Monday, 11 August 2014

Implementing Training for Maximum Impact

The most exciting developments in the growing of organisational competencies have been in training implementation- making sure that, once training is delivered, it has maximum impact. In this article we explore innovations which will substantially enhance returns on training investments.

The Secret
According to research done by Stanford University, the amount of knowledge generated in the last 30 years is equivalent to the amount of knowledge generated in the rest of human history.

“Textbooks are becoming out-dated by the time they are printed. Curricula are no longer reliable records of what we know. Predictable career paths and stable worldviews are things of the past.

“In this constantly shifting knowledge landscape, learning how to think is becoming far more important than learning what  to think. This is a shift away from subject content towards a focus on thinking skills.”

Source: André Croucamp- Totem Media.

We now operate in a world where:

  •  information is readily and easily accessible;
  •  change is so rapid that traditional methods of training and education are totally inadequate; 
  • discipline based knowledge is equally inadequate for organisations to remain competitive;
  •  learning is increasingly aligned with what we do;
  • organisations require flexible learning practices; and
  •   there is a need for immediacy of learning

The secret to successful training implementation in this new environment starts with the assumption that every group of individuals involved in a training intervention will have greater access to information than any individual facilitator. In addition, real learning is a much more collaborative process among today’s learning population than it ever was. Coupled to this we also know that the best way of acquiring new skills comes from teaching those skills to others.

This leads to realisation that future training should be implemented in a way that embraces the simple and profound concept that any organisation has a collection of knowledge and experience which should be shared. It respects the fact that the training department may, at most, have 5-10% of the knowledge needed and used in the company. Organisational learning is taking place on a real-time basis - ever changing and becoming more valuable.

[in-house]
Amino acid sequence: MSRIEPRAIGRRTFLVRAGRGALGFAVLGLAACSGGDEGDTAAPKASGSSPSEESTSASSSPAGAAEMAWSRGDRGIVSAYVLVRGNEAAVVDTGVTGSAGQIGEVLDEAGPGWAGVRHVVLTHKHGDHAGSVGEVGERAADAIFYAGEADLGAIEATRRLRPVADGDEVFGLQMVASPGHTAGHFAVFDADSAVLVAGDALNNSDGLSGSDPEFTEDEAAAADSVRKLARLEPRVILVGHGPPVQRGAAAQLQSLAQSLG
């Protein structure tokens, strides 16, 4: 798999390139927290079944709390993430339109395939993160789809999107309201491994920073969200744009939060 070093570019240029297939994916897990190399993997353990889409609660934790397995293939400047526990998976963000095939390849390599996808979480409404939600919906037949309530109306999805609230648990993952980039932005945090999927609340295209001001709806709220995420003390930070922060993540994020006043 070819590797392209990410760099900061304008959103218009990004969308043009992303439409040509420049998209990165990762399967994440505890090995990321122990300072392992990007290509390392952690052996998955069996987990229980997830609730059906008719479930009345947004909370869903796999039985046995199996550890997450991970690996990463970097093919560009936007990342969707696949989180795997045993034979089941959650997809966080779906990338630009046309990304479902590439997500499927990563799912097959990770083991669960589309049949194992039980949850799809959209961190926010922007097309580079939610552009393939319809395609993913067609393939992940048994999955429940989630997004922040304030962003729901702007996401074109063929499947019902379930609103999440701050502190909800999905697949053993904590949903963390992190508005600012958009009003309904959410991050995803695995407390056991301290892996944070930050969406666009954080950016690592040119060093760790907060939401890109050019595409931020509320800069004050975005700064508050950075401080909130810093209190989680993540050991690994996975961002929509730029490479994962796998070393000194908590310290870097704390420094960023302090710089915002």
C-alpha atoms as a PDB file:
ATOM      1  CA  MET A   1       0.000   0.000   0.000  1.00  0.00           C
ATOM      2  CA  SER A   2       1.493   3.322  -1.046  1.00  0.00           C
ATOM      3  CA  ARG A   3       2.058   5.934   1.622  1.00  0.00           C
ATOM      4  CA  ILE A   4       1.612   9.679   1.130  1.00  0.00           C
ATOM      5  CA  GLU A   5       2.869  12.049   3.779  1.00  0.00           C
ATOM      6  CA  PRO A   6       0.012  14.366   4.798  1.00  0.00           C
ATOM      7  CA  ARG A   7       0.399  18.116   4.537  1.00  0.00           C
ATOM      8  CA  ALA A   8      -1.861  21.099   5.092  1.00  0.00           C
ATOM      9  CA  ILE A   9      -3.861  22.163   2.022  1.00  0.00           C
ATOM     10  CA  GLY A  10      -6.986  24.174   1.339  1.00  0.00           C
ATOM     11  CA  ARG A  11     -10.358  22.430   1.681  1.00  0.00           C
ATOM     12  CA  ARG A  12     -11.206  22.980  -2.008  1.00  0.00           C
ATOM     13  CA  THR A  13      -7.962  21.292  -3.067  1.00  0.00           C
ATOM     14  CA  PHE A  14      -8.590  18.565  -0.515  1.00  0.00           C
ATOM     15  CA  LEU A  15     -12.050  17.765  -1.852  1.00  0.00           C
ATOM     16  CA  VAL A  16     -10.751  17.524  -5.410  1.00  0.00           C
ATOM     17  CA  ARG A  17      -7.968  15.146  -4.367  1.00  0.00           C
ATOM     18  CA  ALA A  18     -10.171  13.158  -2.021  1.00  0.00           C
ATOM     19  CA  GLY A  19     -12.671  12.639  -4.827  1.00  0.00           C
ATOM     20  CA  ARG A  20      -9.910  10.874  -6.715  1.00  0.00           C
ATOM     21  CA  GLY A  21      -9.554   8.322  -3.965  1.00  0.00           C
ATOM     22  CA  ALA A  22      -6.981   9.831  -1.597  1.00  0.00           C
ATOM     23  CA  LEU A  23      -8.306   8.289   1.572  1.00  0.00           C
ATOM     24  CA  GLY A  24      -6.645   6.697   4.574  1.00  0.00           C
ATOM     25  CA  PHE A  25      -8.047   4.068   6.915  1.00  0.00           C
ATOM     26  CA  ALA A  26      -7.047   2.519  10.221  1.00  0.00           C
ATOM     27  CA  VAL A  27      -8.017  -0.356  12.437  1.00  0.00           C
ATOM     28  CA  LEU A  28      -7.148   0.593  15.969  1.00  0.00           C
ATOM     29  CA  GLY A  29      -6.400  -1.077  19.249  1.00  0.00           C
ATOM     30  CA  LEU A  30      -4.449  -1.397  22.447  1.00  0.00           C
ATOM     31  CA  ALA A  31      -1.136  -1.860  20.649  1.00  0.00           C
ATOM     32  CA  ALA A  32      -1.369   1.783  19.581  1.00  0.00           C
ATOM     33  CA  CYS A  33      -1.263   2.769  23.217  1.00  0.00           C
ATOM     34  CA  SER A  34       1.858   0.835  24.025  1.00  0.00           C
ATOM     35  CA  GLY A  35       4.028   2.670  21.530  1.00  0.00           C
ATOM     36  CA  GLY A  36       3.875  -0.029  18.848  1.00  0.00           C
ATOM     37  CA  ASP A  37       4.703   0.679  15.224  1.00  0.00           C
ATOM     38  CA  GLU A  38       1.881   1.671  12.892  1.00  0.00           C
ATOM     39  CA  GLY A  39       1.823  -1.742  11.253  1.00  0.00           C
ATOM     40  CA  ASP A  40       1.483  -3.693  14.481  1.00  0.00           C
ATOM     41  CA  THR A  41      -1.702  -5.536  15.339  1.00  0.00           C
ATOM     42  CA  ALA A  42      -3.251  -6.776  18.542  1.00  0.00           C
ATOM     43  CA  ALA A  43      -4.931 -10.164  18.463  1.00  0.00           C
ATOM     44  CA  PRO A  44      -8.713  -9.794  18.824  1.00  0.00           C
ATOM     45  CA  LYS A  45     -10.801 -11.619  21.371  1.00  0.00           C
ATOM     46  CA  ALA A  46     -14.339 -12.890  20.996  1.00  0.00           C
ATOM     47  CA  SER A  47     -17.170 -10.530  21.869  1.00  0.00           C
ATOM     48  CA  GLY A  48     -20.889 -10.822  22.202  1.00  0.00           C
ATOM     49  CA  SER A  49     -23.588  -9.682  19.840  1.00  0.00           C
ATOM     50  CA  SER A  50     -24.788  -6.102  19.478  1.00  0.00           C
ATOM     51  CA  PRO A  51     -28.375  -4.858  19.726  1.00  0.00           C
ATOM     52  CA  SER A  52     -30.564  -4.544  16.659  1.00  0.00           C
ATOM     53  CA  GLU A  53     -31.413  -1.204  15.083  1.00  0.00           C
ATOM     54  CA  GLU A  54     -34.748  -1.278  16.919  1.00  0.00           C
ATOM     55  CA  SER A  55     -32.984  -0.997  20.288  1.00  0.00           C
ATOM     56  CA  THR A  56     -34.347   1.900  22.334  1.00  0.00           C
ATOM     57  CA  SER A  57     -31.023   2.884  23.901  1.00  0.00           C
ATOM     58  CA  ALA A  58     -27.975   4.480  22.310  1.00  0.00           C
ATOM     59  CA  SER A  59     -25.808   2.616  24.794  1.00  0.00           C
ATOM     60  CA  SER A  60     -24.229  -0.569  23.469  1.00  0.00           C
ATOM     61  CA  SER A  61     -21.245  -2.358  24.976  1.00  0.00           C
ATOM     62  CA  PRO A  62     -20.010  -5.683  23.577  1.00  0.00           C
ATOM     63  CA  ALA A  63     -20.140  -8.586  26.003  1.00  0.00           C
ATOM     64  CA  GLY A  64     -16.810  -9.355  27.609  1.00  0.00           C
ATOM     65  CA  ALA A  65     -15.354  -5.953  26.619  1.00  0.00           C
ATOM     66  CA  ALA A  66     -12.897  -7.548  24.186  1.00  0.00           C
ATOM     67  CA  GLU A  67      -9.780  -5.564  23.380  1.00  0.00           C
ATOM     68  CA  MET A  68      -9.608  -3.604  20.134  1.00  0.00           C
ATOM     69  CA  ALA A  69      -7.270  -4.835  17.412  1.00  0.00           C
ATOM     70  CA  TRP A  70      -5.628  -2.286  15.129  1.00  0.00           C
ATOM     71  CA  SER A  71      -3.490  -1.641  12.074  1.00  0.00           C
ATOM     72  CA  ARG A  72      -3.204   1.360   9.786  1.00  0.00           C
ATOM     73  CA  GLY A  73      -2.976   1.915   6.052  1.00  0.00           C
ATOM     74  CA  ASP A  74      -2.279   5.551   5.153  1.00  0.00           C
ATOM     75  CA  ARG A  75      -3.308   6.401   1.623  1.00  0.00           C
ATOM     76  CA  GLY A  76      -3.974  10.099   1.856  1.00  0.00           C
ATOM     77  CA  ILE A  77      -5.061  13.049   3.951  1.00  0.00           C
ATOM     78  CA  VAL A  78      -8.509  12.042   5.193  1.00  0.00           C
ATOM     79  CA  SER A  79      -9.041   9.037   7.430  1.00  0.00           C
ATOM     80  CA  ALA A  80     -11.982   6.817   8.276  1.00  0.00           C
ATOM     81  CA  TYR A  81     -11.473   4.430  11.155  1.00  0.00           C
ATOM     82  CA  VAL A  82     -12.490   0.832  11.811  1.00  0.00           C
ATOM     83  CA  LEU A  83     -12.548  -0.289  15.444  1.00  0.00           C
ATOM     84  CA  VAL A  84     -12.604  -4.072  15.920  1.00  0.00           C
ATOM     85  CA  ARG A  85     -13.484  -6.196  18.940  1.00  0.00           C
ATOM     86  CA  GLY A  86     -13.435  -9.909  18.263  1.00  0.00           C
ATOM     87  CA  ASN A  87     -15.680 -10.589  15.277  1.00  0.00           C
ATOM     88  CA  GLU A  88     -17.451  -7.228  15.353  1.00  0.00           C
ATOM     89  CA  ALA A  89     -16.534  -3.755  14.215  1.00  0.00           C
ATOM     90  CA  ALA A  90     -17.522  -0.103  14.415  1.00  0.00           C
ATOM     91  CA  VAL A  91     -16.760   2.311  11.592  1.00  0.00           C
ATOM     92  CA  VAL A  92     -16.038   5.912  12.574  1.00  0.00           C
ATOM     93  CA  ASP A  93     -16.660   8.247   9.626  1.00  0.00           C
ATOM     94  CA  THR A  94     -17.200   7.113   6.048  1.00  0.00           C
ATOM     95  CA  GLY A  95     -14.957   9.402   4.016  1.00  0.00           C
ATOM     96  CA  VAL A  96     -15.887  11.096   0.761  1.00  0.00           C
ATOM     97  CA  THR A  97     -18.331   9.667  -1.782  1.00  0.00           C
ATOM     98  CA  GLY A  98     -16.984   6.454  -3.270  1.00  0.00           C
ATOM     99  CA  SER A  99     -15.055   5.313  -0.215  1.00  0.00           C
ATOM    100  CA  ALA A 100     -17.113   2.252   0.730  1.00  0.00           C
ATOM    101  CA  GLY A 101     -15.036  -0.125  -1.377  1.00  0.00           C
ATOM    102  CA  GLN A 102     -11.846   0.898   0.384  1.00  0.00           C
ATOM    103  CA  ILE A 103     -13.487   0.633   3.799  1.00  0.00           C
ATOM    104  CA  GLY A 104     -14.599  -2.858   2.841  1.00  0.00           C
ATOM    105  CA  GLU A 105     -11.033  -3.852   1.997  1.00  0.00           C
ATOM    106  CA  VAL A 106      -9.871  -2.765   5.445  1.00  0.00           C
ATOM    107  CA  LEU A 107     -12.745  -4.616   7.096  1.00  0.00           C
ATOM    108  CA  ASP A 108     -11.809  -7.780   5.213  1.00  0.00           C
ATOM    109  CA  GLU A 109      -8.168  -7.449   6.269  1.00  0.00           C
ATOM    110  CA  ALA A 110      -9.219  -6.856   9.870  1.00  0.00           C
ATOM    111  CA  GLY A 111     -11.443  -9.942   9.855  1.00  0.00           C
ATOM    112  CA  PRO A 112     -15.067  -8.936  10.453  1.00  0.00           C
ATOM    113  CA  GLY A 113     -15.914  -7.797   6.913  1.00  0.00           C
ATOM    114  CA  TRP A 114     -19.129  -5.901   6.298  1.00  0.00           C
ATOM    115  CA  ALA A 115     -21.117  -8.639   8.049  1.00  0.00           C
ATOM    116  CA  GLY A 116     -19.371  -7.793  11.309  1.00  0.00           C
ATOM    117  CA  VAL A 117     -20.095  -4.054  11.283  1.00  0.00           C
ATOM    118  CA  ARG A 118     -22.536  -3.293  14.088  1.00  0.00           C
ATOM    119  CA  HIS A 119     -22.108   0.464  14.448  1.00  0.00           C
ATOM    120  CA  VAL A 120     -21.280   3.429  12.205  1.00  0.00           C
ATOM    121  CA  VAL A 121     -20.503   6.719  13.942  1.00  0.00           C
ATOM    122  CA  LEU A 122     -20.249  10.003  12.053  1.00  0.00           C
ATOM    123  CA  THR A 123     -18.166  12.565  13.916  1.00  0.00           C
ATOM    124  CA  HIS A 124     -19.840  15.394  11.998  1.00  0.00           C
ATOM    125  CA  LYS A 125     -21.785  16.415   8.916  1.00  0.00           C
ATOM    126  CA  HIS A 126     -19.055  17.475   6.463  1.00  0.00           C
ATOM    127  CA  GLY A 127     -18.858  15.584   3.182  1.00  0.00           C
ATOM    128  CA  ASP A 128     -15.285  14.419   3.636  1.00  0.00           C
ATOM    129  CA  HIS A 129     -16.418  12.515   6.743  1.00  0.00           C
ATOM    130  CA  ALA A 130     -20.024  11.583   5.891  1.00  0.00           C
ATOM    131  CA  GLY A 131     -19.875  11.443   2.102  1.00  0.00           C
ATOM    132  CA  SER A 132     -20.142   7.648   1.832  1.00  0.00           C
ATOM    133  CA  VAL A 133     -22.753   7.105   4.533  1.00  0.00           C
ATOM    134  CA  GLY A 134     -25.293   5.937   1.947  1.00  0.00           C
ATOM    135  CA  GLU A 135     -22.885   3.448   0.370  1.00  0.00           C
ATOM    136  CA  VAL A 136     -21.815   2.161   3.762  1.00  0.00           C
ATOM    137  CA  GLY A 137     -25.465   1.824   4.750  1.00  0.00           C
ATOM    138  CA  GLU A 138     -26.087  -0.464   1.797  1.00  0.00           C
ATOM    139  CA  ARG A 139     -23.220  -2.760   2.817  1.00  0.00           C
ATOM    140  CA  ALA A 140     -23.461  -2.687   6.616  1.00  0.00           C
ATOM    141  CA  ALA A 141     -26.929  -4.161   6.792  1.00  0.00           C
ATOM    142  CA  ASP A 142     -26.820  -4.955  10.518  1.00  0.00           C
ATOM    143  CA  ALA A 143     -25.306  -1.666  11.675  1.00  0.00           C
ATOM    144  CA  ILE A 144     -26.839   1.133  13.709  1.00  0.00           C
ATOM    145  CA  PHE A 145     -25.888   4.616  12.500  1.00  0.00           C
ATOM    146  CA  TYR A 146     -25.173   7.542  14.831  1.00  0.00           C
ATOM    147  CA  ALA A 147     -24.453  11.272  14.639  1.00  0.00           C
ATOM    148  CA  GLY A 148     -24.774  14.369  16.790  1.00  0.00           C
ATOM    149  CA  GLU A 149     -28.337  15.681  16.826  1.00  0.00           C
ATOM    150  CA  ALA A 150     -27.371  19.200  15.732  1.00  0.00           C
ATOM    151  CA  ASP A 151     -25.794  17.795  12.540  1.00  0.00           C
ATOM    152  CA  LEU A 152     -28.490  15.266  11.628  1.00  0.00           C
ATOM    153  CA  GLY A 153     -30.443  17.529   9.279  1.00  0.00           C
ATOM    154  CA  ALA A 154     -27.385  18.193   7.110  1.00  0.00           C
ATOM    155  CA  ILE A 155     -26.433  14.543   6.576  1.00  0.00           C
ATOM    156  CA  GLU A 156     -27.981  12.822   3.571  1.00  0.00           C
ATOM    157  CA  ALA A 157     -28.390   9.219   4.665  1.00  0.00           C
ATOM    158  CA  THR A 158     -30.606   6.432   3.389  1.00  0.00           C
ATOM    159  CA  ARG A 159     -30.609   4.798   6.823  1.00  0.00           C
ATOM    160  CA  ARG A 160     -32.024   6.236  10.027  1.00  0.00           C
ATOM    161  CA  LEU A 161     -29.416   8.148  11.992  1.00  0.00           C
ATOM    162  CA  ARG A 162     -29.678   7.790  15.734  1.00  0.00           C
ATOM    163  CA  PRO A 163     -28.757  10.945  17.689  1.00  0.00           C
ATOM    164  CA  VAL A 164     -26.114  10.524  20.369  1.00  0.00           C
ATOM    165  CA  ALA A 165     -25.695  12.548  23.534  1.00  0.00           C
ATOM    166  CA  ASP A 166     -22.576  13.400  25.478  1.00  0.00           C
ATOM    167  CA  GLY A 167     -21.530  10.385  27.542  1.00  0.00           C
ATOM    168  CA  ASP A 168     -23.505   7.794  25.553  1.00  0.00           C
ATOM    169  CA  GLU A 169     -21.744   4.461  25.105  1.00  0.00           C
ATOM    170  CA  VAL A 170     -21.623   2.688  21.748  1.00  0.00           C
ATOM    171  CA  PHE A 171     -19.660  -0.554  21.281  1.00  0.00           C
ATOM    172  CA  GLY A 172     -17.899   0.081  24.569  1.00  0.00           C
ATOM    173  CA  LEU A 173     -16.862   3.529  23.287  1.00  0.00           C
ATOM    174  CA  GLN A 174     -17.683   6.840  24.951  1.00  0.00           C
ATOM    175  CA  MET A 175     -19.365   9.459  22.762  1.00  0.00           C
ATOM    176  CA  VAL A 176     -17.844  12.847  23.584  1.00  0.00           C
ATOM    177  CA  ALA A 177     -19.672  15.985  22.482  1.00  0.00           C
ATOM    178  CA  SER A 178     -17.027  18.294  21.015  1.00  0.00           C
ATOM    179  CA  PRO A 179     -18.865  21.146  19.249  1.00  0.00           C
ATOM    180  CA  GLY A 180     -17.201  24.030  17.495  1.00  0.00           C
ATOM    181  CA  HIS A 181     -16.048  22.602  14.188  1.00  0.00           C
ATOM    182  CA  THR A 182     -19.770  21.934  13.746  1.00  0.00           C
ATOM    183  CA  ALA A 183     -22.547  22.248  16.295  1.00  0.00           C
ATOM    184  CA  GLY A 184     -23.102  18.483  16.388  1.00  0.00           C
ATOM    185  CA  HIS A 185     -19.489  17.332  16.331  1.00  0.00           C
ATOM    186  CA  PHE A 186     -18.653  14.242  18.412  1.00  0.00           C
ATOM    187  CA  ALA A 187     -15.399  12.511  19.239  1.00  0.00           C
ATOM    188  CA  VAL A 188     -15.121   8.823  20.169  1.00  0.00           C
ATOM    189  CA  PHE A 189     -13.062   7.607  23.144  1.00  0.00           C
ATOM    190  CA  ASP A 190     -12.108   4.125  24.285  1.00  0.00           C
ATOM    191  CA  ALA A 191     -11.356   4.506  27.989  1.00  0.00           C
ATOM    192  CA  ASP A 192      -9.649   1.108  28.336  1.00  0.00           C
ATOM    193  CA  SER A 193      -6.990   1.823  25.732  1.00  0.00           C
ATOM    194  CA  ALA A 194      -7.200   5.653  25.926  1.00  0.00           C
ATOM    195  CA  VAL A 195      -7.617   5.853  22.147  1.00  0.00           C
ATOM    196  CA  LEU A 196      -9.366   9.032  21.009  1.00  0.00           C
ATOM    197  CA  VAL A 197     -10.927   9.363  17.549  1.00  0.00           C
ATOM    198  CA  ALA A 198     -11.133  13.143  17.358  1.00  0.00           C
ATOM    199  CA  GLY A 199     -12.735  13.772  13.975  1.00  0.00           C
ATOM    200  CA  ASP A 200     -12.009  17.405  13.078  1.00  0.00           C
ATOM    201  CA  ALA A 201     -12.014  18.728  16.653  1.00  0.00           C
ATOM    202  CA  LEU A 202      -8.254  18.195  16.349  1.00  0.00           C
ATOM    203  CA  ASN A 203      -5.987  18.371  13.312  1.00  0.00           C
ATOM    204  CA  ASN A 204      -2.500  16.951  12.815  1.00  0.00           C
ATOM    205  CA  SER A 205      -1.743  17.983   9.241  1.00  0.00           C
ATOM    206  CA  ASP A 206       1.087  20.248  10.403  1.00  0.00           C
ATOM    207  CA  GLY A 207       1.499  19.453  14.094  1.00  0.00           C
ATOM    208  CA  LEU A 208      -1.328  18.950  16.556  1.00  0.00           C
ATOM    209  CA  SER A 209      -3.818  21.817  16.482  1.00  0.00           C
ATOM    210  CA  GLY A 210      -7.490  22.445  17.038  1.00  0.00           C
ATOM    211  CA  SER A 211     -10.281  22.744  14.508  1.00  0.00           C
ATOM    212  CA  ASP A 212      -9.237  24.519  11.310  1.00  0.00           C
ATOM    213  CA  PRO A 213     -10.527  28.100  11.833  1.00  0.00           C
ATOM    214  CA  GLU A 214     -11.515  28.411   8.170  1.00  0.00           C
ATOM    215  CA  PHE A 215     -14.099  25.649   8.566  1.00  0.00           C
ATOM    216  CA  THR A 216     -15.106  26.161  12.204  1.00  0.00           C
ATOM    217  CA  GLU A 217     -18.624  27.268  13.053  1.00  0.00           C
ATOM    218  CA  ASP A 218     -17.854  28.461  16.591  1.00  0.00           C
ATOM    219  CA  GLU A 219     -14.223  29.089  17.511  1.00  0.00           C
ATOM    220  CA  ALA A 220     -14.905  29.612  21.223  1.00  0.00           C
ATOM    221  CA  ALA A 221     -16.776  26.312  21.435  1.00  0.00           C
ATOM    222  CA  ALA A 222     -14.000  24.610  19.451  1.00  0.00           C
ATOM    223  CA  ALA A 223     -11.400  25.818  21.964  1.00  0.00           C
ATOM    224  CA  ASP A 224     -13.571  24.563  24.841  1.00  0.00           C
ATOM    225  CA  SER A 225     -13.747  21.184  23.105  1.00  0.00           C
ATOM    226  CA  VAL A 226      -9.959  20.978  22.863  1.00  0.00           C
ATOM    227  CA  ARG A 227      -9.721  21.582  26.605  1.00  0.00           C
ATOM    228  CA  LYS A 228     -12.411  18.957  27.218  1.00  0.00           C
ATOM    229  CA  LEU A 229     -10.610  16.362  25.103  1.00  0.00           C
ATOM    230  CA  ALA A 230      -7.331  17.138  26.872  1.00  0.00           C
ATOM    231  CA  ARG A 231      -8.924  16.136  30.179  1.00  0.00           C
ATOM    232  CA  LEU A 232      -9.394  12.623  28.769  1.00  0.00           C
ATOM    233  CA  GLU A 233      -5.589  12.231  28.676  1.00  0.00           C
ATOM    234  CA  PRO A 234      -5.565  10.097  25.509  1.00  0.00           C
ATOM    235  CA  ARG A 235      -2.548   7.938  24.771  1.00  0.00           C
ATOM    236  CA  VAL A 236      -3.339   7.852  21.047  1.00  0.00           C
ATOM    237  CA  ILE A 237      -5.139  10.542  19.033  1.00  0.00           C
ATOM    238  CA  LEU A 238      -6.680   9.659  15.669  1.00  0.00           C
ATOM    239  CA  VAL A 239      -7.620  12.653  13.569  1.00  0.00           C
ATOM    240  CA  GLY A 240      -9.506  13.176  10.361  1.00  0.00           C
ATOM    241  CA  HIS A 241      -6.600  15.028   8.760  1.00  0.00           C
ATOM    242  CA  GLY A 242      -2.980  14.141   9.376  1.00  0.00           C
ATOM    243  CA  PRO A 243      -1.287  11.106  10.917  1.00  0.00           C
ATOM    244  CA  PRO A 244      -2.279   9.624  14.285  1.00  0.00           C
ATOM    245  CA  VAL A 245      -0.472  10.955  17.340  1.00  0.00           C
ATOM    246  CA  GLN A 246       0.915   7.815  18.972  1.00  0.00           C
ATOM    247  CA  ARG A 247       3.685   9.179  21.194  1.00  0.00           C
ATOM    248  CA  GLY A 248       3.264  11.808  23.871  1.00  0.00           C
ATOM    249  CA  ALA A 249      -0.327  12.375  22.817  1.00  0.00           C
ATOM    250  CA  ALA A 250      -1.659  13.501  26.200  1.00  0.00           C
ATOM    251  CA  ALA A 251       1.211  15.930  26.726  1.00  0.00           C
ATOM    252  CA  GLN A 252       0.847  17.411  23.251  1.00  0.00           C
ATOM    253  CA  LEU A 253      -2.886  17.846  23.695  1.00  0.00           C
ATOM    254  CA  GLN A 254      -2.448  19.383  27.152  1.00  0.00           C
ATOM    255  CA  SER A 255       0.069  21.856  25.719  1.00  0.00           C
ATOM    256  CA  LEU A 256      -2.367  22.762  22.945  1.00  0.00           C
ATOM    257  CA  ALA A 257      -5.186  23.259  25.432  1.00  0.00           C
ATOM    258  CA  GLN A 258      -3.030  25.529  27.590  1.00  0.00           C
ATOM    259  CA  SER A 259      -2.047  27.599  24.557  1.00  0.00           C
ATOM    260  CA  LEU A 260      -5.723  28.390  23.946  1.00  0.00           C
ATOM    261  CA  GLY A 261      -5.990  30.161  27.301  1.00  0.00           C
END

In such an environment, the relationship between traditional “homework” and “classwork” is flipped – homework is used by the individual to acquire knowledge and understanding (previously imparted in lectures) and contact sessions are used to apply what has been learnt in collaborative exercises.

This has a profound effect on the way in which successful training programmes are implemented.

The Keystone
Adaptation is key to survival- people want to learn and have a lifelong inclination to do so: learning is natural, "like breathing" and it is an internal process carried out by all of us, every second of every day.

At the heart of any organisational training is the need to change individual behaviour:
  • for targeted individuals to acquire new skills;
  • for the individuals concerned to change current practices to take on board changes in client needs, legislation, company strategy, or other developments.
Using their natural instincts to learn, individuals must be equipped to face challenges and solve problems to which they had previously not been exposed.

Implementation of this new type of training involves a process in which individuals take the initiative, in collaboration with their colleagues, in analysing problems, formulating desired outcomes, identifying the resources required to achieve these outcomes, choosing and implementing solution based strategies and evaluating the objectives achieved.

The stimulus to such a learning processes is the setting of problems where, by working towards solutions, individuals either acquire new sets of knowledge, skills and attitudes or use those which they already have in innovative ways. Thus the finding of the learner’s own solutions brings about the required changes of behaviour.

Whilst radical changes are needed to transform training implementation through these suggestions, the bottom line benefits are clear: what is needed is the organisation’s appetite for innovation. 

Do your organisation’s training programmes lead to higher levels of productivity.

Would the flipped classroom methodology be of benefit to your organisation’s truing effectiveness.

In your opinion, what is needed to make your organisation’s training implementation more effective?

Let’s share ideas..